We need not keep a completely negative picture about satan as some body to be hated most and to be avoided at any cost.Only thing is that we should be cautious about his deceptive ways and should be able to overcome his temptation.Though he is generally considered as the embodiment of evil who refuse to accept the power and glory of God and trying to keep away people from God , it can be seen from the scriptures that he played some positive roles also and God was not that much in enimity with him or trying to avoid him .Book of Job show that they were atleast in talking terms and God even acceded to his request and permitted him to do certain things in order to prove Job’s faithfulness.Coming to the NT, he was given the role to test Jesus after the forty days fasting in desert. Of course I am not saying that he is helpful but that he is useful and can tell truth.


#28

WOW. That is sad. And you say you are Catholic?


#29

Knowledge of good and evil is not the criteria that makes one like God. That is slanderous to God. Satan slandered God’s goodness by making Him also evil which is a lie. Lies lies lies father of lies from the beginning lies about God.

Throw a rather unusual free-thinking demiurge in there too for good measure.


#30

Do not deny what God confirmed. What effect satan told them will happen on eating the fruit, actually happened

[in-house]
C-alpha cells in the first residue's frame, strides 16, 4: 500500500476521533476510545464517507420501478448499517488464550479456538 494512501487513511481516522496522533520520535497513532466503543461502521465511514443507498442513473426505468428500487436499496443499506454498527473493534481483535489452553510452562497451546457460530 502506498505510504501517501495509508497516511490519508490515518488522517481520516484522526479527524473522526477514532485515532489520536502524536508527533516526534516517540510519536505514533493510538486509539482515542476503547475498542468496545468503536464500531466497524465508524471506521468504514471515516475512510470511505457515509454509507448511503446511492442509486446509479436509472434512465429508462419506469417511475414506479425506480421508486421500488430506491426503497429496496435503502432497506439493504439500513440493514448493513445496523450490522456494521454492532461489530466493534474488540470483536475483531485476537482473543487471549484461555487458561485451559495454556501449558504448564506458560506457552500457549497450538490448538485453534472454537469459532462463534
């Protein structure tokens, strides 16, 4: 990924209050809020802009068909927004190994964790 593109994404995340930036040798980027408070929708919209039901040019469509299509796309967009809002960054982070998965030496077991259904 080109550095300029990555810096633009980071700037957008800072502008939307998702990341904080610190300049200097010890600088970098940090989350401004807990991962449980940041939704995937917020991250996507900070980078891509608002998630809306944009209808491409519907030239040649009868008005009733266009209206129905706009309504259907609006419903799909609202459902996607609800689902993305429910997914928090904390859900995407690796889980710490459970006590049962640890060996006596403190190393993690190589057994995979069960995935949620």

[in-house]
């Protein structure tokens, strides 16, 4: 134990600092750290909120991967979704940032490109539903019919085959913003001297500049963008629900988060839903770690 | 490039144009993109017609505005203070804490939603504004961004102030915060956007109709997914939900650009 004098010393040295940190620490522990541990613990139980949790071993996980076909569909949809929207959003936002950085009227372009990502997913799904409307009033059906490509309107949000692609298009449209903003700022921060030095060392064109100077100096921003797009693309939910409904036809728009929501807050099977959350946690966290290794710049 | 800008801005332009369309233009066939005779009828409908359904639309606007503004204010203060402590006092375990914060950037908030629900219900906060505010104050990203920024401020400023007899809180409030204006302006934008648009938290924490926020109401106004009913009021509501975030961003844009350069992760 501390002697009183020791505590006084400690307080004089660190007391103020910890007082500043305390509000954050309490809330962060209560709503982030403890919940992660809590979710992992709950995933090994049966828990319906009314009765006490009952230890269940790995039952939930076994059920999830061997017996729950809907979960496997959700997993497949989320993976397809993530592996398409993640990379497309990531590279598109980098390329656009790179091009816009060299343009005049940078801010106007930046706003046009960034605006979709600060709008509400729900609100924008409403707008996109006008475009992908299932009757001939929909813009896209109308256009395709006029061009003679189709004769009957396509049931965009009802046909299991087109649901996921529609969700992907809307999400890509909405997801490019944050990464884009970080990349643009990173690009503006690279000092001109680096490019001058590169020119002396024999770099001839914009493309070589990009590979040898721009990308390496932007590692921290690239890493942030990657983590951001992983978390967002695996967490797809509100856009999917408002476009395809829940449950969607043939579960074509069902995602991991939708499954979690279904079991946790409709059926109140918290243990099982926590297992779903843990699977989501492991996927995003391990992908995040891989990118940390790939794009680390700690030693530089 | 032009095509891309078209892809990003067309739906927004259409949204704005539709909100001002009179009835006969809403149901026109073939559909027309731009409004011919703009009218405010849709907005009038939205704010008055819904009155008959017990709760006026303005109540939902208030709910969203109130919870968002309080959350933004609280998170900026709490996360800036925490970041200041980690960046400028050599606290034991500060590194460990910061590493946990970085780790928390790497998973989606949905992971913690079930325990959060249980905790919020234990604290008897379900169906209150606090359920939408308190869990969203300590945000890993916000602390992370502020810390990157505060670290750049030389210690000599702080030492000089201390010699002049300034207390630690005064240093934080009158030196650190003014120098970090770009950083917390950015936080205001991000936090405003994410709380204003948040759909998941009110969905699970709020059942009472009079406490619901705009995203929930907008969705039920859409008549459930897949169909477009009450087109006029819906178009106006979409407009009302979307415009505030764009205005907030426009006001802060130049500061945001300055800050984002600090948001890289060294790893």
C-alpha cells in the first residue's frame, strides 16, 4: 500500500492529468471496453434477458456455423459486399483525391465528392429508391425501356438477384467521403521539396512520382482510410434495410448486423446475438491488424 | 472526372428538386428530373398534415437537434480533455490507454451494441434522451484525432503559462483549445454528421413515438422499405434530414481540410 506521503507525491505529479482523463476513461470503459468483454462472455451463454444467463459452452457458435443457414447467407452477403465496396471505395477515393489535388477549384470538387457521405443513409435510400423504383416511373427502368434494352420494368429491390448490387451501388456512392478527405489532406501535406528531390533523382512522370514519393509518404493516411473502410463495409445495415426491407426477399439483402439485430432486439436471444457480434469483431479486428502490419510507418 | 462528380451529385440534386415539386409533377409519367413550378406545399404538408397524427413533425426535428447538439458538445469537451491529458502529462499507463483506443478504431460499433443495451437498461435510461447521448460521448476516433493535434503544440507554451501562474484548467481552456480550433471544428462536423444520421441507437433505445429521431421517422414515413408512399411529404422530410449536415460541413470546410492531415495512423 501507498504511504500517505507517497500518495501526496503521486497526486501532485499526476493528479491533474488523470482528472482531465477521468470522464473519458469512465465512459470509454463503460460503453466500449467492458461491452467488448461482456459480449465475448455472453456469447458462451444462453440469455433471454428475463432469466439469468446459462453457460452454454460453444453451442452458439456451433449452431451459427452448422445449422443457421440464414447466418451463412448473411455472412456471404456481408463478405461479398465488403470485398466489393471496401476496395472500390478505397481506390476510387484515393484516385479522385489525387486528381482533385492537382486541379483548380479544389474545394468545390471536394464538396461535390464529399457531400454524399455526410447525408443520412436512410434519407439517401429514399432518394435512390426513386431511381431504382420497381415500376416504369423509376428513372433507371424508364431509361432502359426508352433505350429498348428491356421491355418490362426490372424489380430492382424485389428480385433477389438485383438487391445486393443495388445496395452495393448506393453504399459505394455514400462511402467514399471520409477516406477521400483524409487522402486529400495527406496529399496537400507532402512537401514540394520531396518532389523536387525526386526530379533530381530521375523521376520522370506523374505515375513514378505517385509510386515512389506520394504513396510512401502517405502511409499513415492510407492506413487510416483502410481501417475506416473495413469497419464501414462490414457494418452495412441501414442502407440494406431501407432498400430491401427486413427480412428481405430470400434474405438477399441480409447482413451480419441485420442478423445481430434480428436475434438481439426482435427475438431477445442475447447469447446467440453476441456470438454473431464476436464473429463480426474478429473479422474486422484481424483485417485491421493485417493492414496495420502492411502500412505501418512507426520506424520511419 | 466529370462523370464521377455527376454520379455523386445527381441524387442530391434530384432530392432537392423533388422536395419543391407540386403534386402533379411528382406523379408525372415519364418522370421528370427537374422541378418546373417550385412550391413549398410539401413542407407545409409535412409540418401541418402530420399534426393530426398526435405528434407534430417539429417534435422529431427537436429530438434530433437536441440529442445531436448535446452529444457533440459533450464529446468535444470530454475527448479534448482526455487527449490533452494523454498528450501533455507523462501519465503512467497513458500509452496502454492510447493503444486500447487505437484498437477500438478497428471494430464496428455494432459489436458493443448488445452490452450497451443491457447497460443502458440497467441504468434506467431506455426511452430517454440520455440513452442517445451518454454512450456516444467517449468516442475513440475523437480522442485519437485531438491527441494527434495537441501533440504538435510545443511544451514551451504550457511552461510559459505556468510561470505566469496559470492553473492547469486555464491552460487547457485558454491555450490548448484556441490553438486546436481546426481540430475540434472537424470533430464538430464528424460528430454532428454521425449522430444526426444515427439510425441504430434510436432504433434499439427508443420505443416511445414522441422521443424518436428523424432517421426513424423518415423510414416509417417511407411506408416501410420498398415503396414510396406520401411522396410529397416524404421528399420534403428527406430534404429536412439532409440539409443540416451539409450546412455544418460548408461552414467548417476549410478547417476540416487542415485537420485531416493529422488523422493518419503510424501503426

Pl.seeG 3-22. Still lie ?


#31

Yes, we gained a knowledge of good and evil, no we did not become like God. Please re-read what I said. Satan slandered God, claiming He was like what you and I am right now.


#32

The Catholic Encyclopedia cites the devil’s role thusly:
It may be said of this name, as St. Gregory says of the word angel, “nomen est officii, non naturæ”—the designation of an office, not of a nature. For the Greek word (from diaballein, “to traduce”) means a slanderer, or accuser, and in this sense it is applied to him of whom it is written “the accuser ho kategoros] of our brethren is cast forth, who accused them before our God day and night” (Apocalypse 12:10). It thus answers to the Hebrew name Satan which signifies an adversary, or an accuser [bold added].

So, the Church acknowledges the devil’s role, but it does not follow that we show him any pity, nor that we attribute any goodness that may come out of his evil to him, but rather to God, who works through evil to bring about a greater good (refer to the Catechism, par. 395).

To the OP: was Satan telling the truth, at bottom? We must assert, No! because nothing evil can come of the truth. Yet evil did come of the serpent’s assertions, so they are essentially lies. The Catechism says: